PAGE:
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A Few Tips for Overcoming Insomnia

Updated on August 13, 2020
Suzie ONeill profile image

I usually write about things that I'm passionate about. In this case, I decided to write about a problem that I'd like to eliminate!


Day #19 in my "Hub a Day" Challenge!

Let me begin by saying that I am by no means an expert on the topic of insomnia. I have not had any medical training and I have not spent a lot of time researching the problem. However, I have been living with insomnia for most of my adult life. So, my knowledge of the condition comes from first hand experience.

Supposedly, insomnia is pretty common. Don't believe me? Try bringing up the topic around the watercooler or in the break room at work (or, if you don't work, try a coffee shop or some other popular hang out spot). I can pretty much guarantee that about half the people you talk to will admit to suffering from insomnia. However, most people are fortunate enough that they only have occasional problems with the condition.

Me, I fall into the other camp. I have trouble sleeping more often than not. For me, it's a combination of two problems: 1. Falling asleep in the first place and then 2. Staying asleep. I spend most nights tossing and turning in an attempt to capture that elusive thing called sleep. After a while I will usually succeed in falling asleep, but then I wake up frequently. I'm a light sleeper and it seems like every little thing can wake me. Then, I'm back to square one-- tossing and turning, falling asleep, waking too soon; repeat.

It's frustrating, to say the least!

A Big Impact

I'm always amazed by how much of an impact a bad night's sleep (or lack of any sleep at all) can have on both my physical and my psychological health. Lack of sleep can make us grumpy, restless (no pun intended!), and melancholy. After all, who wants to go out and do anything when they feel like they've been run over by a truck? In addition, lack of sleep can impair our judgment and make us more likely to make mistakes. Not getting enough sleep can have a major impact on our lives.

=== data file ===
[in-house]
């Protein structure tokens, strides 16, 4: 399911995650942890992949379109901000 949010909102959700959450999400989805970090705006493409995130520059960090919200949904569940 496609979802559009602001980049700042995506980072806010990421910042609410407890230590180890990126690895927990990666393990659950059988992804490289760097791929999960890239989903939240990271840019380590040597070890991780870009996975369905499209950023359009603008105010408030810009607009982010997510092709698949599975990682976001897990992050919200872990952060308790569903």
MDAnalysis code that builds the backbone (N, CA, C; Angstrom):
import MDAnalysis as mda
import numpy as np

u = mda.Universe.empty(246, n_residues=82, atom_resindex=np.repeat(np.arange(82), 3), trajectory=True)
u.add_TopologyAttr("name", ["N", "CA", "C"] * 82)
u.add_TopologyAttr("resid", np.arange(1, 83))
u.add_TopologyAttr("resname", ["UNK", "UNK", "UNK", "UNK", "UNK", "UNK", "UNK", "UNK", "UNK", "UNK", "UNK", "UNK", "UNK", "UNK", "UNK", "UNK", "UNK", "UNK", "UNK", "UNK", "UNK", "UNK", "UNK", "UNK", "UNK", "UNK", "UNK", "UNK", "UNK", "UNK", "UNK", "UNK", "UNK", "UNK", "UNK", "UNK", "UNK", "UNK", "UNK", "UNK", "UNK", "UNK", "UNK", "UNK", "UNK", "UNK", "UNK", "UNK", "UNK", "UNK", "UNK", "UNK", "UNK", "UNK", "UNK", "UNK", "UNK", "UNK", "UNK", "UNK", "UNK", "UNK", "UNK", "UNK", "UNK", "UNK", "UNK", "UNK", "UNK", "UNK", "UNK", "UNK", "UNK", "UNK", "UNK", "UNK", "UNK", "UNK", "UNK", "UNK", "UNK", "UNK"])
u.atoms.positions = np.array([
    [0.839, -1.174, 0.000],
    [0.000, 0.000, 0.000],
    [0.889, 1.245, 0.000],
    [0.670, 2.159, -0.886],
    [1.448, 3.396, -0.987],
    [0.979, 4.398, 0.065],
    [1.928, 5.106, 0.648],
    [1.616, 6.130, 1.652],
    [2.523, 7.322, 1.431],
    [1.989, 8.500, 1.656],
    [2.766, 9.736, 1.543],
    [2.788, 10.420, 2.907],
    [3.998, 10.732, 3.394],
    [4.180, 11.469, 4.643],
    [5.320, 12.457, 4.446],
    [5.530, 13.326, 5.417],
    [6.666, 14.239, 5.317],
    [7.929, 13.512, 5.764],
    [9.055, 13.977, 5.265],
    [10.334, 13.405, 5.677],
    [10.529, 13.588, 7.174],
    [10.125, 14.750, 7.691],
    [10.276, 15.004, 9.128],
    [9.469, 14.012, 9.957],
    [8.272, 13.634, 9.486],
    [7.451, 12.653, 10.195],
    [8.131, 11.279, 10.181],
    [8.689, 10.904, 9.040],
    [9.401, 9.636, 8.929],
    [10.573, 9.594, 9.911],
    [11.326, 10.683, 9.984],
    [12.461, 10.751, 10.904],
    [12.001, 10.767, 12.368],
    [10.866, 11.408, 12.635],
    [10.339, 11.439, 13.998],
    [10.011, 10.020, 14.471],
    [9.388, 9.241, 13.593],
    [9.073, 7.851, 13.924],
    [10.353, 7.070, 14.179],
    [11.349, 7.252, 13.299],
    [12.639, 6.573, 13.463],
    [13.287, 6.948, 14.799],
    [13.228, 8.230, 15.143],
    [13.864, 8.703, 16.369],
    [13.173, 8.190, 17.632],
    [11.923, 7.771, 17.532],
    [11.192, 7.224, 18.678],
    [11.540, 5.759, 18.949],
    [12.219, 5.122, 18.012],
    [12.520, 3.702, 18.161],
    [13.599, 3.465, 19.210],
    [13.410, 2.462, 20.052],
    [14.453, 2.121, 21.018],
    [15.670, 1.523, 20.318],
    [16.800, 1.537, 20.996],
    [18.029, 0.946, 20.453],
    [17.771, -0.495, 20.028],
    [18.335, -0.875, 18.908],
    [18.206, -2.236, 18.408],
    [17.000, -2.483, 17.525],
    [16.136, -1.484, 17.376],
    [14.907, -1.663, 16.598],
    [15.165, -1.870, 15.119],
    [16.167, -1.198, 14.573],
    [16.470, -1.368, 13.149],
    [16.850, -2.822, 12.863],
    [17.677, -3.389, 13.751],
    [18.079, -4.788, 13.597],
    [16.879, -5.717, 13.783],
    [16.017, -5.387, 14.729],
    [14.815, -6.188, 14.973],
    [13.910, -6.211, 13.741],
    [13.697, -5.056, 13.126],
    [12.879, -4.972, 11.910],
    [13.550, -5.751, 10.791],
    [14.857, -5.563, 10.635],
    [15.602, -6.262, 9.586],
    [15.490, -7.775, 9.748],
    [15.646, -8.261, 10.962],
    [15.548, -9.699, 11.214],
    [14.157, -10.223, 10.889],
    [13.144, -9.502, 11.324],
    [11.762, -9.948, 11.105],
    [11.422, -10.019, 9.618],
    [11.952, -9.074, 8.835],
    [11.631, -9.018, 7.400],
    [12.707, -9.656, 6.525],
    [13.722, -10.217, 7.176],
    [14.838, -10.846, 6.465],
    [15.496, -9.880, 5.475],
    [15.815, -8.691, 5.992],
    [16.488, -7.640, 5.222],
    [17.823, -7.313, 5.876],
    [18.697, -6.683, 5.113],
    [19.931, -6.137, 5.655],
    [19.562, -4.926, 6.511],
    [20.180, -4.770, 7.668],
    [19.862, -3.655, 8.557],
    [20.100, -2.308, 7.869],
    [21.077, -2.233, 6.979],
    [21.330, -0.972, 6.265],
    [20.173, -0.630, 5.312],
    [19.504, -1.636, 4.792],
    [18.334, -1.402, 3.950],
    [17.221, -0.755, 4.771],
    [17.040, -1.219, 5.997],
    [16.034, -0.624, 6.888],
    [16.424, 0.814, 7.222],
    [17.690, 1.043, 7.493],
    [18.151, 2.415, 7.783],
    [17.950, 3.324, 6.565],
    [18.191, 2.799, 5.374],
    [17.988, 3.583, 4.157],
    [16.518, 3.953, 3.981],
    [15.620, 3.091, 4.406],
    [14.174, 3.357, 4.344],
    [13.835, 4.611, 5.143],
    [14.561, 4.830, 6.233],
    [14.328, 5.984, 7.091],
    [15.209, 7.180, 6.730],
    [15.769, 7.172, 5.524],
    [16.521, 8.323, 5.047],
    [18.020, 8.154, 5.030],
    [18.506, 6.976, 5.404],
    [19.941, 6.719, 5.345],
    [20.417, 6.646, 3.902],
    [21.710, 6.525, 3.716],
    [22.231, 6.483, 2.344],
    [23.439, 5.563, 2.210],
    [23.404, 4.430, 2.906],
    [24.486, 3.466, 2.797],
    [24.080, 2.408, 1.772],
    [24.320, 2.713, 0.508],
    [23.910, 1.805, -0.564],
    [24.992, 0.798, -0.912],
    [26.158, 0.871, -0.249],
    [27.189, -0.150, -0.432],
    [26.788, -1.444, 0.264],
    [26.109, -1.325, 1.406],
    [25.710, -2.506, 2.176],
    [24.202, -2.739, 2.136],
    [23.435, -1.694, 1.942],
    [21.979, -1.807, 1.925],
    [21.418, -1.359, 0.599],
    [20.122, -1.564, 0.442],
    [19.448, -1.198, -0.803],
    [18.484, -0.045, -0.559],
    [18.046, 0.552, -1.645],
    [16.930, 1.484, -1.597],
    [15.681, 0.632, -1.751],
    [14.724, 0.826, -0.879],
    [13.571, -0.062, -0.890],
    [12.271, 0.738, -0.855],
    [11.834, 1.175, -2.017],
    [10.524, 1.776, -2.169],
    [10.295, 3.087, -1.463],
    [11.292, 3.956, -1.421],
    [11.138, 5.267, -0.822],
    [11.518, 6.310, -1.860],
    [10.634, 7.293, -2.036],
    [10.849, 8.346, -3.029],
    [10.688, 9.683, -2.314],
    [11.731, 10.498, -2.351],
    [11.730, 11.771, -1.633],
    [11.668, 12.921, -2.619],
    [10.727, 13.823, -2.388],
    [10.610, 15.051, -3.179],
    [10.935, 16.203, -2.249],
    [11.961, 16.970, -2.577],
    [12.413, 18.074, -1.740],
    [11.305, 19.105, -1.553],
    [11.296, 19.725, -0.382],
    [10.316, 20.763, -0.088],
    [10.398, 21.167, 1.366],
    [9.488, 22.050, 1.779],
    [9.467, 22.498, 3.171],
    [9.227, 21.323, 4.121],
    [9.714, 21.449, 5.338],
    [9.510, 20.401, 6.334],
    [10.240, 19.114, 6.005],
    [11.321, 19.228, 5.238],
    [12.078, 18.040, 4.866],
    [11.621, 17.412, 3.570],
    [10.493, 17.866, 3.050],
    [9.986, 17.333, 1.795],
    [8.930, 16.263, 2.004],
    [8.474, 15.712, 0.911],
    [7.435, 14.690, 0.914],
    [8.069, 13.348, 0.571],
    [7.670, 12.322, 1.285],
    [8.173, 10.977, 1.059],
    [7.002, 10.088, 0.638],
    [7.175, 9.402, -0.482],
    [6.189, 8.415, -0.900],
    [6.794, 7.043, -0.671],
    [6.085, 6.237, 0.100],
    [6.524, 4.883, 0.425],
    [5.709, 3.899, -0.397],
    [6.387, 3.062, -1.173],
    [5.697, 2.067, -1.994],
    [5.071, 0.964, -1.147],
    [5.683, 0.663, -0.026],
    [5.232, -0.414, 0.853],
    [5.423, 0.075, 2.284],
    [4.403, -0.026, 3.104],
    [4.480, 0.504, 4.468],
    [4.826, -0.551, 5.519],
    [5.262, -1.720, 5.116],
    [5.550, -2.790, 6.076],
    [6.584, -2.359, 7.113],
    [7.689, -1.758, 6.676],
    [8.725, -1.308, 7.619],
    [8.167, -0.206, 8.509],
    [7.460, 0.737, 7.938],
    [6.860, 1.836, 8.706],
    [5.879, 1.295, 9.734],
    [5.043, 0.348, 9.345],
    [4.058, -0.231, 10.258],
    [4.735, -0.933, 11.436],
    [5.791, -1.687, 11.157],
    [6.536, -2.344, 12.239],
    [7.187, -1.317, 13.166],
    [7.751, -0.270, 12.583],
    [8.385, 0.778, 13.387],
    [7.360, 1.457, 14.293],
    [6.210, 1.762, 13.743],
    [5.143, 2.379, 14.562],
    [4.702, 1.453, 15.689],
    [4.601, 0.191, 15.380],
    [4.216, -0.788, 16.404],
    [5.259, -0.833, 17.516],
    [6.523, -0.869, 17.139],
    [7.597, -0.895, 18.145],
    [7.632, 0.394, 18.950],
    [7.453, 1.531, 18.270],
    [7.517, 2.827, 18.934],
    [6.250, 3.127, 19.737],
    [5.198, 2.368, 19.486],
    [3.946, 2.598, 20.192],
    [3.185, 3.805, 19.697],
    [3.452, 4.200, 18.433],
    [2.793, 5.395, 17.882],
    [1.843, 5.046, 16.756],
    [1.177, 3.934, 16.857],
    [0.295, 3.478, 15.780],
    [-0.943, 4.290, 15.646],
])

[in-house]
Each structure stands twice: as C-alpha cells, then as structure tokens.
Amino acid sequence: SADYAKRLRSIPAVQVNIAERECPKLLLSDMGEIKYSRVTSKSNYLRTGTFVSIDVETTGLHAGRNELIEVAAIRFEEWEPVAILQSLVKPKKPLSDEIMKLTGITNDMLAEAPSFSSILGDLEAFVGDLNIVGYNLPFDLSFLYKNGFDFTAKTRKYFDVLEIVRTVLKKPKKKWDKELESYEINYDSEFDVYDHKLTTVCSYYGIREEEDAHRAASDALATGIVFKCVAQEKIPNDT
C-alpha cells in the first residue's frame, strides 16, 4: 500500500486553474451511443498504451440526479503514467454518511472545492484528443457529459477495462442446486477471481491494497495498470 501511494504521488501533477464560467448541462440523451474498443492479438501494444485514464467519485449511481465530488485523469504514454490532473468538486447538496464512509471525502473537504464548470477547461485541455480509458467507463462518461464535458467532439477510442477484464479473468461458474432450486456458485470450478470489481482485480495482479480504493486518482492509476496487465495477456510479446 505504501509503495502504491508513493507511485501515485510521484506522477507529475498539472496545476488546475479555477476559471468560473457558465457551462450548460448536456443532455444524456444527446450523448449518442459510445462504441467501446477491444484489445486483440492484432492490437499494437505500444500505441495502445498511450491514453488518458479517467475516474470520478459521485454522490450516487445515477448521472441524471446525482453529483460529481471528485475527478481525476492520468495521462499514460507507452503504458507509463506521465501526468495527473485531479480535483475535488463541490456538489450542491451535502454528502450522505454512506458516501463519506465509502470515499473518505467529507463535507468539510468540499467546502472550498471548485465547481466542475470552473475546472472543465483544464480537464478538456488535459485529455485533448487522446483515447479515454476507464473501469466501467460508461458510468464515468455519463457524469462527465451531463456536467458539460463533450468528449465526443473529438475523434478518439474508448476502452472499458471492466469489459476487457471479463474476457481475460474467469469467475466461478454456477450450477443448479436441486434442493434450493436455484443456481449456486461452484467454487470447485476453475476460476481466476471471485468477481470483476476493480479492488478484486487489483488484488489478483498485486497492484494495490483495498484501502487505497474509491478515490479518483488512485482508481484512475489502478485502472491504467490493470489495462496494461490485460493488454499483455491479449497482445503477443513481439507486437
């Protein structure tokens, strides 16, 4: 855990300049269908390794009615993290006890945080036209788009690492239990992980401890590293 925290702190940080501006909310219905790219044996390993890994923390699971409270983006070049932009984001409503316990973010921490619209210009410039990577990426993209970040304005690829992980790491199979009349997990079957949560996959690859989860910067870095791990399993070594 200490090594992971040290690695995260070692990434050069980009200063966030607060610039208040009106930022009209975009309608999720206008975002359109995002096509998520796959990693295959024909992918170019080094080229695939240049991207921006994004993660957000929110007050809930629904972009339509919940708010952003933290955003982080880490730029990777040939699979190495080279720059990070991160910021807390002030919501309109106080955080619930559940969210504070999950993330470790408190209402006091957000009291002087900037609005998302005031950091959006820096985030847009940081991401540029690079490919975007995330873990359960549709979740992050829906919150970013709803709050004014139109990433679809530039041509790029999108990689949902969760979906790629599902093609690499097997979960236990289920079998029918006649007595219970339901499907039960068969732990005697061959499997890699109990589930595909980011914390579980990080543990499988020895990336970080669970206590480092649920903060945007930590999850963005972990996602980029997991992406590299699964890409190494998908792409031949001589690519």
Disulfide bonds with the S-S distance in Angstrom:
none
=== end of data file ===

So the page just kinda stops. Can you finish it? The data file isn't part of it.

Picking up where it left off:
Set a regular sleep schedule.
Set a regular sleep schedule. | Source
Imagine the sound of the waves, block out all other sounds, and focus on your breathing.
Imagine the sound of the waves, block out all other sounds, and focus on your breathing. | Source

Finding a "Fix"

Over the years, I've pretty much tried every sleep remedy out there. Anything and everything from using ear plugs to drinking warm soy milk (I can't do the dairy kind) to reading books (which always backfires for me because I get so caught up in the story that I forget about sleep!). I've even tried meditation and medication with limited success. While it's true that some of these things have helped, none of them have ever really "cured" me. I still have trouble sleeping (more often than not).


A Few Tips

Even though I'm not cured, I'd like to share a few of the things that have seemed to help me to sleep better. I realize that everyone is different, so the following tips made not work for you. However, if your insomnia is anything like mine, you'll give them a chance. I mean, what have you got to lose?